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Forensic Chemistry: Vibrational Spectroscopy and Pattern Recognition Techniques

Apr 12, 2022
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ABOUT THIS WEBINAR
Barry Lavine describes a new infrared (IR) imaging-based approach to automotive paint forensic analysis. He shares an experiment in which spectral data from all of the layers in a cross-sectioned intact multilayered OEM paint chip was collected in a single analysis by scanning across each layer using an IR transmission microscope. By applying alternating least squares (ALS) to line maps of the IR spectral images, the pure spectrum of each layer was recovered. Lavine’s group demonstrated that this ALS-reconstructed IR spectra can be used to identify the correct make, model, and year of the vehicle from which the paint chip came, within a limited production year range, by comparing the reconstructed IR spectrum of each paint layer against an IR spectral library that originated from an in-house automotive paint database.

Pattern recognition techniques could then be applied to the library search performed against the database. These techniques were used to develop search prefilters that identified the assembly of the vehicle from which a paint chip originated.

The imaging approach to IR analysis of automotive paint that Lavine presents not only saves time in forensic analysis by eliminating the need to analyze each layer of paint separately, but it also ensures that the final spectrum of each layer is pure and not a mixture.

***This presentation premiered during the 2022 Photonics Spectra Spectroscopy Conference. For more information on Photonics Media conferences, visit events.photonics.com.  

About the presenter:
Barry LavineBarry K. Lavine, Ph.D., is a regents professor of chemistry at Oklahoma State University (OSU), where he teaches and performs research in analytical chemistry. His research interests encompass many aspects of analytical chemistry, including IR and Raman spectroscopy, forensic chemistry, and data-driven science such as pattern recognition, multivariate curve resolution, multivariate calibration, genetic algorithms, and other evolutionary techniques. Lavine graduated with a doctorate in analytical chemistry from The Pennsylvania State University (Penn State) in 1986. He has published approximately 120 research papers, 22 book chapters, and 15 review articles, and he has edited three books. He has been or is on the editorial board of several journals, including Chemometrics and Intelligent Laboratory Instrumentation Systems, the Journal of Chemical Information and Computer Sciences, Analytical Letters, the Journal of Chemometrics, the Microchemical Journal, the Journal of Chemoinformatics, Advances in Chemoinformatics and Computational Methods, Applied Spectroscopy Reviews, the Journal of Spectroscopy, Sensors, and a Chemometrics series by CRC Press. Lavine is also assistant editor of chemometrics for Analytical Letters. In 2015, he was awarded the Kowalski Prize by the Journal of Chemometrics for the best chemometrics paper, and he was elected a fellow of the Society of Applied Spectroscopy (SAS) in 2016. He received the EAS Award in Chemometrics in 2017.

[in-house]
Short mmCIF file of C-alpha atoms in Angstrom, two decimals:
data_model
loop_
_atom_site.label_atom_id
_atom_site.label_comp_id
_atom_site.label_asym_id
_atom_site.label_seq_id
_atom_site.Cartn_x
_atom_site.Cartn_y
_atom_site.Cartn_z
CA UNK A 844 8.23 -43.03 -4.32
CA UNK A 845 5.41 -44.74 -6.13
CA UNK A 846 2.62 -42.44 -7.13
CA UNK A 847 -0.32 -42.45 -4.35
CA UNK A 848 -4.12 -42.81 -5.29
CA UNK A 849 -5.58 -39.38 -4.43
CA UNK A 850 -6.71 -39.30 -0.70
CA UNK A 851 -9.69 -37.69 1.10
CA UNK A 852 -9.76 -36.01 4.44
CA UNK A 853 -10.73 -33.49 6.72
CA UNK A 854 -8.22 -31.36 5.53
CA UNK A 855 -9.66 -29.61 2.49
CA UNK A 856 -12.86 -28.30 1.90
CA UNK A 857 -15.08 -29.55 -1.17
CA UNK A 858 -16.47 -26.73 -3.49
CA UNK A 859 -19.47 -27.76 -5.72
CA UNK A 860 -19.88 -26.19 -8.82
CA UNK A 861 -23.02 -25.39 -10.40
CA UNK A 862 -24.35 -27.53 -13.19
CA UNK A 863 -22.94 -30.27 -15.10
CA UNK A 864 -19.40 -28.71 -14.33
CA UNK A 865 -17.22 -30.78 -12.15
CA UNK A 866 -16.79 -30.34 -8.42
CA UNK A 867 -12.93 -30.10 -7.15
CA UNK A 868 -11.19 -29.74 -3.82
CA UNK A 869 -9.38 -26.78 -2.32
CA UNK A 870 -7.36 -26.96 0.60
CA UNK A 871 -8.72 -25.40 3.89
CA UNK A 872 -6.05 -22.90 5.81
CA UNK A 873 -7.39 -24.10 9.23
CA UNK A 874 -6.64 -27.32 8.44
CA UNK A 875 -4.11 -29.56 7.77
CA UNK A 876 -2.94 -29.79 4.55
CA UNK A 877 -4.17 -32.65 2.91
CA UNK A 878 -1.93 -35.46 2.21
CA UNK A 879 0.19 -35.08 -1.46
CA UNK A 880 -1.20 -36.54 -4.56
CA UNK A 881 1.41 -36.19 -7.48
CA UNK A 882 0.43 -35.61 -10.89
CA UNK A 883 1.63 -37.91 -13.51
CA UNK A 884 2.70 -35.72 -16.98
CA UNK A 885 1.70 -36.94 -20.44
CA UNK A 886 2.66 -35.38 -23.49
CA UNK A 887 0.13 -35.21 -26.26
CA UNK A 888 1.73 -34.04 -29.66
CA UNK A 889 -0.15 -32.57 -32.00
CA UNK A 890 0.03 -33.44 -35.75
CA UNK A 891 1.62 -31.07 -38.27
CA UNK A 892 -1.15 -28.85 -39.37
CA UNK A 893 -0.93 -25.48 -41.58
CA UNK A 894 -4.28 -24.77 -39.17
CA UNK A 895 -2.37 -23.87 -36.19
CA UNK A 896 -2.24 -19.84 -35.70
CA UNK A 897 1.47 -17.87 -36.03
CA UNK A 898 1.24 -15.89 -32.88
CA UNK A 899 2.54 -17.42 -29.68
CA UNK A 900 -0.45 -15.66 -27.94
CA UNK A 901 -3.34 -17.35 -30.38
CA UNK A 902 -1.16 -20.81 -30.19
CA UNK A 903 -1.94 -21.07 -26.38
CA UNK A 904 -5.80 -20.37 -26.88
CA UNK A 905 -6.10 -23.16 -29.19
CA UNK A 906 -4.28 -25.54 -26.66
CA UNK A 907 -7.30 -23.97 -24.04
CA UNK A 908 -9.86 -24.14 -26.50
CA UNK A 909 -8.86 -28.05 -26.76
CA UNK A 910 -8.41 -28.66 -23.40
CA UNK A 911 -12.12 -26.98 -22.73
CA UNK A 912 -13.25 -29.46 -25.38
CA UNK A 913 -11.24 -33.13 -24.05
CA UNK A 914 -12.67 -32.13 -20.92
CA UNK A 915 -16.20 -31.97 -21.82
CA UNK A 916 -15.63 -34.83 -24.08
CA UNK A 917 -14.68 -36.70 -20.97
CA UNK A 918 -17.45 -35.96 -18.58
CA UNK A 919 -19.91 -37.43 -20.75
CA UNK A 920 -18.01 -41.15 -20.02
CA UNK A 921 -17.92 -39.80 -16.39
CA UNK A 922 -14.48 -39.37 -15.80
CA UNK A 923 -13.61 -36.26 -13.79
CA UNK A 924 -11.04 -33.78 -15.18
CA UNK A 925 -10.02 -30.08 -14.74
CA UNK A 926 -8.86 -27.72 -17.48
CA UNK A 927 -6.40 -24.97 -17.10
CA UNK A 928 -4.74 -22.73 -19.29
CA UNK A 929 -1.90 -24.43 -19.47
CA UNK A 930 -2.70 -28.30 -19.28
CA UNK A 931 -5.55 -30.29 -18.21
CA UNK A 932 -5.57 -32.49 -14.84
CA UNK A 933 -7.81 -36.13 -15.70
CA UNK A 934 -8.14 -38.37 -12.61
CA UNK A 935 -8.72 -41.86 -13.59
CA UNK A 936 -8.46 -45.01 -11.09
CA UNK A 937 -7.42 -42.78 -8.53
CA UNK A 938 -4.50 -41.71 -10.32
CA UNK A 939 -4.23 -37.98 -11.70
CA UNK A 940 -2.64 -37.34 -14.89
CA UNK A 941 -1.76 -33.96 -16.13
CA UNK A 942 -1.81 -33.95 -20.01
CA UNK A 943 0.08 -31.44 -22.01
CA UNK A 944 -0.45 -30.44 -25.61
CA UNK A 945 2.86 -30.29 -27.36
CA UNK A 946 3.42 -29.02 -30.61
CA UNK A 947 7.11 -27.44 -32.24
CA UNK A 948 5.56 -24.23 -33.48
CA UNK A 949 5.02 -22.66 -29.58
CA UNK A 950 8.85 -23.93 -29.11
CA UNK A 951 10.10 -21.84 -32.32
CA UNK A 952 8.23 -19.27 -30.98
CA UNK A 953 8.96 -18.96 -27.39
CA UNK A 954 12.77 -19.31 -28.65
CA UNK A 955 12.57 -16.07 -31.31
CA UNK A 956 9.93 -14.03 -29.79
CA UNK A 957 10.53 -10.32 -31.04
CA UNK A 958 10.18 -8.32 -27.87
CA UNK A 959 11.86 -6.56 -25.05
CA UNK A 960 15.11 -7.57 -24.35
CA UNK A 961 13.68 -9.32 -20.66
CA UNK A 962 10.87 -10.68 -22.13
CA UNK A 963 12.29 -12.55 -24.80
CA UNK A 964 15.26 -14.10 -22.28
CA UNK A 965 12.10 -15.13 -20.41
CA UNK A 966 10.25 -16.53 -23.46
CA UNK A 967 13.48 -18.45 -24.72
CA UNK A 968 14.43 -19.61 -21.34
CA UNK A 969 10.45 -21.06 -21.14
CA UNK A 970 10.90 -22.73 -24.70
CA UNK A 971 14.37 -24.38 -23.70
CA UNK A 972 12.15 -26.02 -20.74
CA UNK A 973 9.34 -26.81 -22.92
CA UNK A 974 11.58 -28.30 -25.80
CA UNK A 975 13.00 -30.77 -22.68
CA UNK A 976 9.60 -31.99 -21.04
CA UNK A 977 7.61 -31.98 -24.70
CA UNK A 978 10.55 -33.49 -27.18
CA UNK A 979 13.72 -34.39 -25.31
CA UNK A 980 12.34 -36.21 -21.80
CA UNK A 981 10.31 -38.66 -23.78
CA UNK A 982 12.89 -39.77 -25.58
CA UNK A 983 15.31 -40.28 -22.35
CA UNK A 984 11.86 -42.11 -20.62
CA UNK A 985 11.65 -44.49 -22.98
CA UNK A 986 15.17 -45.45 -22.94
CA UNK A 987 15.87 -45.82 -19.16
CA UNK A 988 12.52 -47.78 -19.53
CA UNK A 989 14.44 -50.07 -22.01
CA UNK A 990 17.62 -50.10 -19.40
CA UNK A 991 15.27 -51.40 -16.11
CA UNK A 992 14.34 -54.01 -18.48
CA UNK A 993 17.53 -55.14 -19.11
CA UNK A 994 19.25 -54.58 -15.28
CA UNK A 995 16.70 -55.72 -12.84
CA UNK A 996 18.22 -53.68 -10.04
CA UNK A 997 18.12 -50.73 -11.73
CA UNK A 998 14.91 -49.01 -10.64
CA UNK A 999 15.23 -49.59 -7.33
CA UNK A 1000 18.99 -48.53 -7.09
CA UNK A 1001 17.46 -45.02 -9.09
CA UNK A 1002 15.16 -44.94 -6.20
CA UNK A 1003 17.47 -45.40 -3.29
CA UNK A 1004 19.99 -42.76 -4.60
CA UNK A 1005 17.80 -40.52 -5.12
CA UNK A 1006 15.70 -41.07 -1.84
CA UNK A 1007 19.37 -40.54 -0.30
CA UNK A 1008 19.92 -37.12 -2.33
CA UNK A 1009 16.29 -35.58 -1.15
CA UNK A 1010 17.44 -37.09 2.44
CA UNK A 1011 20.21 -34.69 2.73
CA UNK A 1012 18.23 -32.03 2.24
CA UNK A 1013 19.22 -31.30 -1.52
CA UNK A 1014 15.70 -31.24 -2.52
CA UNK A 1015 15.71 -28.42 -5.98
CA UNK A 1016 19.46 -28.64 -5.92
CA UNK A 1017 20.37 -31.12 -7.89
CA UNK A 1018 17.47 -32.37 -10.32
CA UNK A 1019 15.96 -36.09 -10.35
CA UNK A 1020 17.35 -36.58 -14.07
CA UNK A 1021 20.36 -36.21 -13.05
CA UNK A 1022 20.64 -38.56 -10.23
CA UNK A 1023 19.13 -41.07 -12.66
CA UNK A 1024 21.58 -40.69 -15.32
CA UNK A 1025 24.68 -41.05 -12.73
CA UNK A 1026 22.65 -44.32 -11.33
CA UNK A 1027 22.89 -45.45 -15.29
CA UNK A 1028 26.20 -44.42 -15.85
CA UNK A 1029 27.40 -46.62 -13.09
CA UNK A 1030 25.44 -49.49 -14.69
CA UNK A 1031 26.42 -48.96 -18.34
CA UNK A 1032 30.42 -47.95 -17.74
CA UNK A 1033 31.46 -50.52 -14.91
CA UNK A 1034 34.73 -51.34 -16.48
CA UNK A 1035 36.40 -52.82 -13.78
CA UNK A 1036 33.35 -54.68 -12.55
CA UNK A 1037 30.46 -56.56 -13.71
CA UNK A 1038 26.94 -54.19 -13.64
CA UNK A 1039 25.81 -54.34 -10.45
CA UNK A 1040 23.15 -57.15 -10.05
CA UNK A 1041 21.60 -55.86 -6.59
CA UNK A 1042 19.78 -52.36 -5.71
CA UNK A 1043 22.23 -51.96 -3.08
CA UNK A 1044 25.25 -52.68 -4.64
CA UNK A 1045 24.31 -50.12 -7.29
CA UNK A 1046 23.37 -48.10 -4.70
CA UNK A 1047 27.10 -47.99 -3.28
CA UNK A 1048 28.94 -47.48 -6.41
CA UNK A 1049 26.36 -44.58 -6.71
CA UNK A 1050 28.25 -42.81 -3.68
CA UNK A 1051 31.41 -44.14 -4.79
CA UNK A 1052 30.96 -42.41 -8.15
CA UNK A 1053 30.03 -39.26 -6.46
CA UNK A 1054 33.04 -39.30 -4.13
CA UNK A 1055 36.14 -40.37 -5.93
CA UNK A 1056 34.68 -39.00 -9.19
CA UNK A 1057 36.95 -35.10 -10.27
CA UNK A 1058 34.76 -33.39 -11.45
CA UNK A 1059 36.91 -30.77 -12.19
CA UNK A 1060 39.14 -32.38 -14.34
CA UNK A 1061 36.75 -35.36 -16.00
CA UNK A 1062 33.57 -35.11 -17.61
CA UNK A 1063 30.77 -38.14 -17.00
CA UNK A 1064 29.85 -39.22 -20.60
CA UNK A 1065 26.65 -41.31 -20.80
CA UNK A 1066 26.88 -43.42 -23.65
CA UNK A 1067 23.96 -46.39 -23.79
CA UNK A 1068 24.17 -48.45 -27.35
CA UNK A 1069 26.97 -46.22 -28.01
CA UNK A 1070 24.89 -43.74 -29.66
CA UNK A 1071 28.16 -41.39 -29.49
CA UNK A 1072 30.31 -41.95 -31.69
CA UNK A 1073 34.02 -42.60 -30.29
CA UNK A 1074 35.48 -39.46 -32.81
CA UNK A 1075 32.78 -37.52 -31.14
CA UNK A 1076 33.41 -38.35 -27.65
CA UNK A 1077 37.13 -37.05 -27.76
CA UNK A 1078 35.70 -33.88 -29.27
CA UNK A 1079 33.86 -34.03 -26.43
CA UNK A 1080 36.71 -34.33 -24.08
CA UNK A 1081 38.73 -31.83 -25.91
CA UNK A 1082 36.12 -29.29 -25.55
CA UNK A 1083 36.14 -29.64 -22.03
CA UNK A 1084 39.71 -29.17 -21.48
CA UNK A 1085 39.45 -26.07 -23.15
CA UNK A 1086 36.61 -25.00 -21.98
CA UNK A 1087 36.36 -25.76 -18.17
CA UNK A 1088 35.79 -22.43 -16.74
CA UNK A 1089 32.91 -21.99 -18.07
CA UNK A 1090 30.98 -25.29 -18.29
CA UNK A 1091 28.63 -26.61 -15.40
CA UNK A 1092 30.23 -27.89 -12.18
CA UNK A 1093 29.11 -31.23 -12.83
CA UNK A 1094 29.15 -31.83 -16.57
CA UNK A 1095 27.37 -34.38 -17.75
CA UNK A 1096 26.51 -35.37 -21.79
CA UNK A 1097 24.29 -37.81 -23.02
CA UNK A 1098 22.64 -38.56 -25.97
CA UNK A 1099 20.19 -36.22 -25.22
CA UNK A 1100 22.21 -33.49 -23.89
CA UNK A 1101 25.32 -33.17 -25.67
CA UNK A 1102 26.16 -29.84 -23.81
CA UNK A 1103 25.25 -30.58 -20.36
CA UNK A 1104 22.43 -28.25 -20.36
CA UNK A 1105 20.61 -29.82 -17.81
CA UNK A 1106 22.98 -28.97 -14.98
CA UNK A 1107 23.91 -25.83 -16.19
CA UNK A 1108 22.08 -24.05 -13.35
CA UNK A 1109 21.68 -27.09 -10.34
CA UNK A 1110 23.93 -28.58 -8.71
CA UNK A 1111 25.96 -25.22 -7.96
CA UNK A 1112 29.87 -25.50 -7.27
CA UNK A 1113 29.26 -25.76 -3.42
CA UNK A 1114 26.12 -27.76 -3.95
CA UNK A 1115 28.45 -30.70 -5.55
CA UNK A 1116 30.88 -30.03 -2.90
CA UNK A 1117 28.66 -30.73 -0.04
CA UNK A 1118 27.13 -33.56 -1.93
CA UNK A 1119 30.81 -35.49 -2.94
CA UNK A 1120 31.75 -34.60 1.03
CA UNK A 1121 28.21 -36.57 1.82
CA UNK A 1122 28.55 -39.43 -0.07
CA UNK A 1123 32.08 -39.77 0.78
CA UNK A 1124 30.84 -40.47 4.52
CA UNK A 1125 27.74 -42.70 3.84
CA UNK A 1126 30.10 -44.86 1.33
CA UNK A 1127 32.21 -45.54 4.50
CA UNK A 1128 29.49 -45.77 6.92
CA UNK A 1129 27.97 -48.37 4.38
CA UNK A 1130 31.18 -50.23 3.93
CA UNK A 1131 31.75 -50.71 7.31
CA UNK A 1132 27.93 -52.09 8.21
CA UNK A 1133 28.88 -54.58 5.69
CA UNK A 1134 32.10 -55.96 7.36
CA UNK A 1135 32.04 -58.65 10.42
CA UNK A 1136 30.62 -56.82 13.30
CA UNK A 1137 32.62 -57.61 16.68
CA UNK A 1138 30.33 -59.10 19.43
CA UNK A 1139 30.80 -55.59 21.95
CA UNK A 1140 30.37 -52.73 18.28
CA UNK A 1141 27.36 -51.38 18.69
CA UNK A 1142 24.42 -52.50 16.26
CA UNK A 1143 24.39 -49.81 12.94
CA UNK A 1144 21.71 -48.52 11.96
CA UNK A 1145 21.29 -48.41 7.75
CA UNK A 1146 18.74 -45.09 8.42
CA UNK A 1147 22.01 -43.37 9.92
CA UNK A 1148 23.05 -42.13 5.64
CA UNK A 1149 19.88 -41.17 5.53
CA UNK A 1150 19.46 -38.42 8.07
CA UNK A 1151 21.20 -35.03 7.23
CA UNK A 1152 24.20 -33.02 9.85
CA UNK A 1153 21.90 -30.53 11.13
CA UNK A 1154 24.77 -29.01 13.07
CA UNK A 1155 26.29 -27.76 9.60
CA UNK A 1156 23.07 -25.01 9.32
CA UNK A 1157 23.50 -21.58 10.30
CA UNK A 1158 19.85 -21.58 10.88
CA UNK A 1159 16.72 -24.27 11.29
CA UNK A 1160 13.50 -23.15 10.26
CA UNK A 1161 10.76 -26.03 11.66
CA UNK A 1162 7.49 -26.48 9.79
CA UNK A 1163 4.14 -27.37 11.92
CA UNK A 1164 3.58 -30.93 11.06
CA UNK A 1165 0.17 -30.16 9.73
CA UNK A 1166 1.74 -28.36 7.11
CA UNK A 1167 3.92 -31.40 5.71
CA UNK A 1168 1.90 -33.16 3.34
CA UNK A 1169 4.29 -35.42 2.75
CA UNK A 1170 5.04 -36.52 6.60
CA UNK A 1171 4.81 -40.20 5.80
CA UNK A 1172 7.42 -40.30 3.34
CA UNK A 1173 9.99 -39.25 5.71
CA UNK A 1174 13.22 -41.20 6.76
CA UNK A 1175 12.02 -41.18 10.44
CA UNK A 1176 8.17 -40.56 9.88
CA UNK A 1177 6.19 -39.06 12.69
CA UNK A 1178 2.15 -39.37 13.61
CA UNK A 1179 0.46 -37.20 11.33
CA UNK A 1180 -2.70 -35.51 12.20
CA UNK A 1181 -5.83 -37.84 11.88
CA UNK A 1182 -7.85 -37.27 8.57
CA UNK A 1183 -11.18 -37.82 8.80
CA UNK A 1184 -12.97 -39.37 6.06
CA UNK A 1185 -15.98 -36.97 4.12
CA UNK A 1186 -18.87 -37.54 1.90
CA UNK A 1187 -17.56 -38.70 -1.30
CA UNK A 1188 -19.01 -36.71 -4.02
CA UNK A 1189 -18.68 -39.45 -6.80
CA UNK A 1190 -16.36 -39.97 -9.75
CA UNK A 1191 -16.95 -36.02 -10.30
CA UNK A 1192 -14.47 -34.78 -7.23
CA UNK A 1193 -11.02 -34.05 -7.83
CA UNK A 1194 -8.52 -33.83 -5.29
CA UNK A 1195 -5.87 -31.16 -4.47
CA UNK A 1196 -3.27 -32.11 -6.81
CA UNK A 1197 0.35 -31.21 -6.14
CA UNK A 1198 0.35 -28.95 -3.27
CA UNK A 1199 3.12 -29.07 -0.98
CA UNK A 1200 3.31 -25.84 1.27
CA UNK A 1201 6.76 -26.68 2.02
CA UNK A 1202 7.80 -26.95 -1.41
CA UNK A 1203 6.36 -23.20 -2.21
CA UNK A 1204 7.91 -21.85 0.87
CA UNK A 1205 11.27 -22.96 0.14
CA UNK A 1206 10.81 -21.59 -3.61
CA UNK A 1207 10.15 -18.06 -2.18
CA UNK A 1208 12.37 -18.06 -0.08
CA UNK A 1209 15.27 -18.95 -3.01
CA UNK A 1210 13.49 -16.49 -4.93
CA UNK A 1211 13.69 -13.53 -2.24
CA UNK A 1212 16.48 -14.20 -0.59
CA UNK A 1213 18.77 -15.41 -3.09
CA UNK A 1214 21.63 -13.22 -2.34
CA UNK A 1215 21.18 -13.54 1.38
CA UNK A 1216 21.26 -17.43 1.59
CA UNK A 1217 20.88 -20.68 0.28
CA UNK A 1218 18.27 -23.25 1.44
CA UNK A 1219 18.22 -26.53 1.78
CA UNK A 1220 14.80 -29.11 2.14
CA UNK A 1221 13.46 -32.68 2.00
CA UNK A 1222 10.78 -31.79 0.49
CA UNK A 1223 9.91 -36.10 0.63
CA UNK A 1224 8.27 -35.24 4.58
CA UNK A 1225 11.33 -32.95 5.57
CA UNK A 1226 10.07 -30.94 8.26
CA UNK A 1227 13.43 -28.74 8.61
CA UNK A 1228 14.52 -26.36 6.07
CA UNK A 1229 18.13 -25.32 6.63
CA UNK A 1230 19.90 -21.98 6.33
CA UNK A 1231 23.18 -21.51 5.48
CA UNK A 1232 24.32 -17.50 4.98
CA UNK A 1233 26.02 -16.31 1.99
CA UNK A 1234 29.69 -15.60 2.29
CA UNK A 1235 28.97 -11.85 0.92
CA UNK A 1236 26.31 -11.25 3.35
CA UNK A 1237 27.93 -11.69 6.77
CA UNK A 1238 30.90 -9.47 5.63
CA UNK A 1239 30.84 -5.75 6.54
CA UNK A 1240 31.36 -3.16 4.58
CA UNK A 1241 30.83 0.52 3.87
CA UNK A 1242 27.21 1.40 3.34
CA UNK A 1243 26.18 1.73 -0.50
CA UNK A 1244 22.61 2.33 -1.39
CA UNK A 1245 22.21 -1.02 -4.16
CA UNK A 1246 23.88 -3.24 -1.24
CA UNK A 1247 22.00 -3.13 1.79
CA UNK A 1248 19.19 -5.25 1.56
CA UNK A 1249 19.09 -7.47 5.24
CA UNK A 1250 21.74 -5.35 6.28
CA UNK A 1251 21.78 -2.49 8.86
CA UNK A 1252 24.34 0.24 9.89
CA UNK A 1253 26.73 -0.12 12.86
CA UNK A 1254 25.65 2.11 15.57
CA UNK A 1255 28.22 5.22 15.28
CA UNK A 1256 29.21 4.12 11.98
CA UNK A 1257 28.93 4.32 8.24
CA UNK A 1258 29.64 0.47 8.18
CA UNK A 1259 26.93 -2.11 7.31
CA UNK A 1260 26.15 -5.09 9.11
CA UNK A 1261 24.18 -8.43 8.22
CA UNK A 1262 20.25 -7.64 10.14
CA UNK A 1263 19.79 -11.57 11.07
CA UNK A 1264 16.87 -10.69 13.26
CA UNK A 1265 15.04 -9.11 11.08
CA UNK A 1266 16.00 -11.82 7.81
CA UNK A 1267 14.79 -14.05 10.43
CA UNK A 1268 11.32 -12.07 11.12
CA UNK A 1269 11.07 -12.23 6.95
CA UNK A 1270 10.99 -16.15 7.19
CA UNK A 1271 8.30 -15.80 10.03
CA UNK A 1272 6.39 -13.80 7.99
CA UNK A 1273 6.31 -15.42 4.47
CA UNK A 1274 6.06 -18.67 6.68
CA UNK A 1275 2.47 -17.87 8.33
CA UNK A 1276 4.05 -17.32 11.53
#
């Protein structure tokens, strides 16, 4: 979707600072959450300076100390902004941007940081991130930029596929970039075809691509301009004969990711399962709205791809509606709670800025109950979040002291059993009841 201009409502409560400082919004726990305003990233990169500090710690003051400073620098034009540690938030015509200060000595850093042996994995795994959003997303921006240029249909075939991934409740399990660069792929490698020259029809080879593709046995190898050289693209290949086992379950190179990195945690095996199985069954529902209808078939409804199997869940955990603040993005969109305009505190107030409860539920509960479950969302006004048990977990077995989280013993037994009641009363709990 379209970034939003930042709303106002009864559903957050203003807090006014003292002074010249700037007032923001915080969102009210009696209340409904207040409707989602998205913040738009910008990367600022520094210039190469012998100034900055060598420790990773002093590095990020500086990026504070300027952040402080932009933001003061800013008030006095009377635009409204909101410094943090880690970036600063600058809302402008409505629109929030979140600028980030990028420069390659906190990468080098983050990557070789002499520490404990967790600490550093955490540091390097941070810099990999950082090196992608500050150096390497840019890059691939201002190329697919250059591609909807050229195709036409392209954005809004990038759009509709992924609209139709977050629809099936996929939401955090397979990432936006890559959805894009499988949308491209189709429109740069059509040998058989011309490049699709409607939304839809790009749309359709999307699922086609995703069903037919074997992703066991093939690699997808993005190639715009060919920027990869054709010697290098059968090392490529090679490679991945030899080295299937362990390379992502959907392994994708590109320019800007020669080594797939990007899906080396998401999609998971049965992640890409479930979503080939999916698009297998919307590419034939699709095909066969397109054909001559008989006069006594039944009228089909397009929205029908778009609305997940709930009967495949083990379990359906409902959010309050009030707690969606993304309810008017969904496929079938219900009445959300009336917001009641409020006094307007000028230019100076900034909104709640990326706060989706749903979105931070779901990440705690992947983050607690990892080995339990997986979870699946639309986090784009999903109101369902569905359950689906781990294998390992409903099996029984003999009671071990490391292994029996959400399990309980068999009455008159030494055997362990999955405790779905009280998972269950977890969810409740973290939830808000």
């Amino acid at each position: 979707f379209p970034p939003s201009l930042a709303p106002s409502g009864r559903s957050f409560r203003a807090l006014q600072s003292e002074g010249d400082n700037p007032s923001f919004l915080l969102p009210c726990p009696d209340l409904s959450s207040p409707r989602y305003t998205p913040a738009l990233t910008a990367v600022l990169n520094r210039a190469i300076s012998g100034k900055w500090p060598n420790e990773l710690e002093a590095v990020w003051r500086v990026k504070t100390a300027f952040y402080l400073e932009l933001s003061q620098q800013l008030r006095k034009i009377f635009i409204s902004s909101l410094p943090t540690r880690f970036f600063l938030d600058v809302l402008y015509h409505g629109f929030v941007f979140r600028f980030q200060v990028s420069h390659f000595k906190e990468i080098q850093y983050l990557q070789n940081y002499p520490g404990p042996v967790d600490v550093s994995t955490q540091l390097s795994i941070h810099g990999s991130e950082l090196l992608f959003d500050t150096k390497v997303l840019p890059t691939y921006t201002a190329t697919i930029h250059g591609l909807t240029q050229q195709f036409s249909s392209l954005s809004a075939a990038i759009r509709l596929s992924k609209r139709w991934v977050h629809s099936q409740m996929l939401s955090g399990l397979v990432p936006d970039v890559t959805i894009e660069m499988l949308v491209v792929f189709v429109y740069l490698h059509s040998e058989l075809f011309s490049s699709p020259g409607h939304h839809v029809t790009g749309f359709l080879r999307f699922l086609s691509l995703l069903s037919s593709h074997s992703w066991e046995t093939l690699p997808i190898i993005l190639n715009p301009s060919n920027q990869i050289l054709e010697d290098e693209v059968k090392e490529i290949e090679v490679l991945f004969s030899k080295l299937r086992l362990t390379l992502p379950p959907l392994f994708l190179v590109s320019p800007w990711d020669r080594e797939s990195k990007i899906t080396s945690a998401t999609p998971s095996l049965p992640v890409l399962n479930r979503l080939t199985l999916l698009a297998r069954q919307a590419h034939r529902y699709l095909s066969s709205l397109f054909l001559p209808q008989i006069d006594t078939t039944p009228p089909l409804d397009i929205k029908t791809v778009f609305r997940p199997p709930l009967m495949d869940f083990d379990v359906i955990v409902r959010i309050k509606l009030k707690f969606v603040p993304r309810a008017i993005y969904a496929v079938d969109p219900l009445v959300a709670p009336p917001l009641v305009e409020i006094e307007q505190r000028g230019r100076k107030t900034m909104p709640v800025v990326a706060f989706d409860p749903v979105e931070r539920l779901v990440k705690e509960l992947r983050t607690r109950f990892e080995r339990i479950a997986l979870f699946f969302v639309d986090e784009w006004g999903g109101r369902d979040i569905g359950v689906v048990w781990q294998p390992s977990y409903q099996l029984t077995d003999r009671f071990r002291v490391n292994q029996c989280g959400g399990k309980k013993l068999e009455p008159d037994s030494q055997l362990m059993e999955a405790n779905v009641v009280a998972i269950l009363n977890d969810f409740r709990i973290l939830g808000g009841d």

spectroscopyimagingautomotiveforensic analysisvibrational spectroscopypattern recognition
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